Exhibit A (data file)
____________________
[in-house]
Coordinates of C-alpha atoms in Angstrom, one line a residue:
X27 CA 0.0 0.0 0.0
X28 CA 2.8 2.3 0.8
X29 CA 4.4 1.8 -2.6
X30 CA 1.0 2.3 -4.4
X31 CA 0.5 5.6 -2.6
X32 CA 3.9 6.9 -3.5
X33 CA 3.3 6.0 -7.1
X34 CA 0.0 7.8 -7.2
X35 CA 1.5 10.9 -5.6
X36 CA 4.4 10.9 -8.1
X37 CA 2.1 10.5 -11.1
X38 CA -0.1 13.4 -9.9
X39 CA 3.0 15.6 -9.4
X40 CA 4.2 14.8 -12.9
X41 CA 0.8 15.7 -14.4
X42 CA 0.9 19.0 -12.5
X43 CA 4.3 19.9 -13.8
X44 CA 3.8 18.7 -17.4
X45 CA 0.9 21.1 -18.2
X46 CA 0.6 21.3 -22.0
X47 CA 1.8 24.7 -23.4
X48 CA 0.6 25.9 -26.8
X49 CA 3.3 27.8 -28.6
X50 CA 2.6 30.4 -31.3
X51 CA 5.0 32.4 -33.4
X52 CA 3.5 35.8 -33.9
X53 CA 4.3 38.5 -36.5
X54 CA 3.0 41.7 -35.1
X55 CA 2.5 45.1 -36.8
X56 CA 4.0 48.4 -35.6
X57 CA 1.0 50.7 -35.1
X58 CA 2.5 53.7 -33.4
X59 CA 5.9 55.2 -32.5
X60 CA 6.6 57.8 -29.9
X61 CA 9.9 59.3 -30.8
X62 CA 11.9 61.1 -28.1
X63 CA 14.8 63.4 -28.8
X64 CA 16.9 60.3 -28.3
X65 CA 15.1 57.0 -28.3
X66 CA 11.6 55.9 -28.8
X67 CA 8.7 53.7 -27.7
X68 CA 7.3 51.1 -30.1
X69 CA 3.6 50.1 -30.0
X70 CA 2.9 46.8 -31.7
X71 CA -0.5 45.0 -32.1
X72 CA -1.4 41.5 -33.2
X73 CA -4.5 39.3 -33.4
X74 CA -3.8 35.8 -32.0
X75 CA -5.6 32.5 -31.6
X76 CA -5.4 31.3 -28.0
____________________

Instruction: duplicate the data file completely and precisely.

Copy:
[in-house]
Coordinates of C-alpha atoms in Angstrom, one line a residue:
X27 CA 0.0 0.0 0.0
X28 CA 2.8 2.3 0.8
X29 CA 4.4 1.8 -2.6
X30 CA 1.0 2.3 -4.4
X31 CA 0.5 5.6 -2.6
X32 CA 3.9 6.9 -3.5
X33 CA 3.3 6.0 -7.1
X34 CA 0.0 7.8 -7.2
X35 CA 1.5 10.9 -5.6
X36 CA 4.4 10.9 -8.1
X37 CA 2.1 10.5 -11.1
X38 CA -0.1 13.4 -9.9
X39 CA 3.0 15.6 -9.4
X40 CA 4.2 14.8 -12.9
X41 CA 0.8 15.7 -14.4
X42 CA 0.9 19.0 -12.5
X43 CA 4.3 19.9 -13.8
X44 CA 3.8 18.7 -17.4
X45 CA 0.9 21.1 -18.2
X46 CA 0.6 21.3 -22.0
X47 CA 1.8 24.7 -23.4
X48 CA 0.6 25.9 -26.8
X49 CA 3.3 27.8 -28.6
X50 CA 2.6 30.4 -31.3
X51 CA 5.0 32.4 -33.4
X52 CA 3.5 35.8 -33.9
X53 CA 4.3 38.5 -36.5
X54 CA 3.0 41.7 -35.1
X55 CA 2.5 45.1 -36.8
X56 CA 4.0 48.4 -35.6
X57 CA 1.0 50.7 -35.1
X58 CA 2.5 53.7 -33.4
X59 CA 5.9 55.2 -32.5
X60 CA 6.6 57.8 -29.9
X61 CA 9.9 59.3 -30.8
X62 CA 11.9 61.1 -28.1
X63 CA 14.8 63.4 -28.8
X64 CA 16.9 60.3 -28.3
X65 CA 15.1 57.0 -28.3
X66 CA 11.6 55.9 -28.8
X67 CA 8.7 53.7 -27.7
X68 CA 7.3 51.1 -30.1
X69 CA 3.6 50.1 -30.0
X70 CA 2.9 46.8 -31.7
X71 CA -0.5 45.0 -32.1
X72 CA -1.4 41.5 -33.2
X73 CA -4.5 39.3 -33.4
X74 CA -3.8 35.8 -32.0
X75 CA -5.6 32.5 -31.6
X76 CA -5.4 31.3 -28.0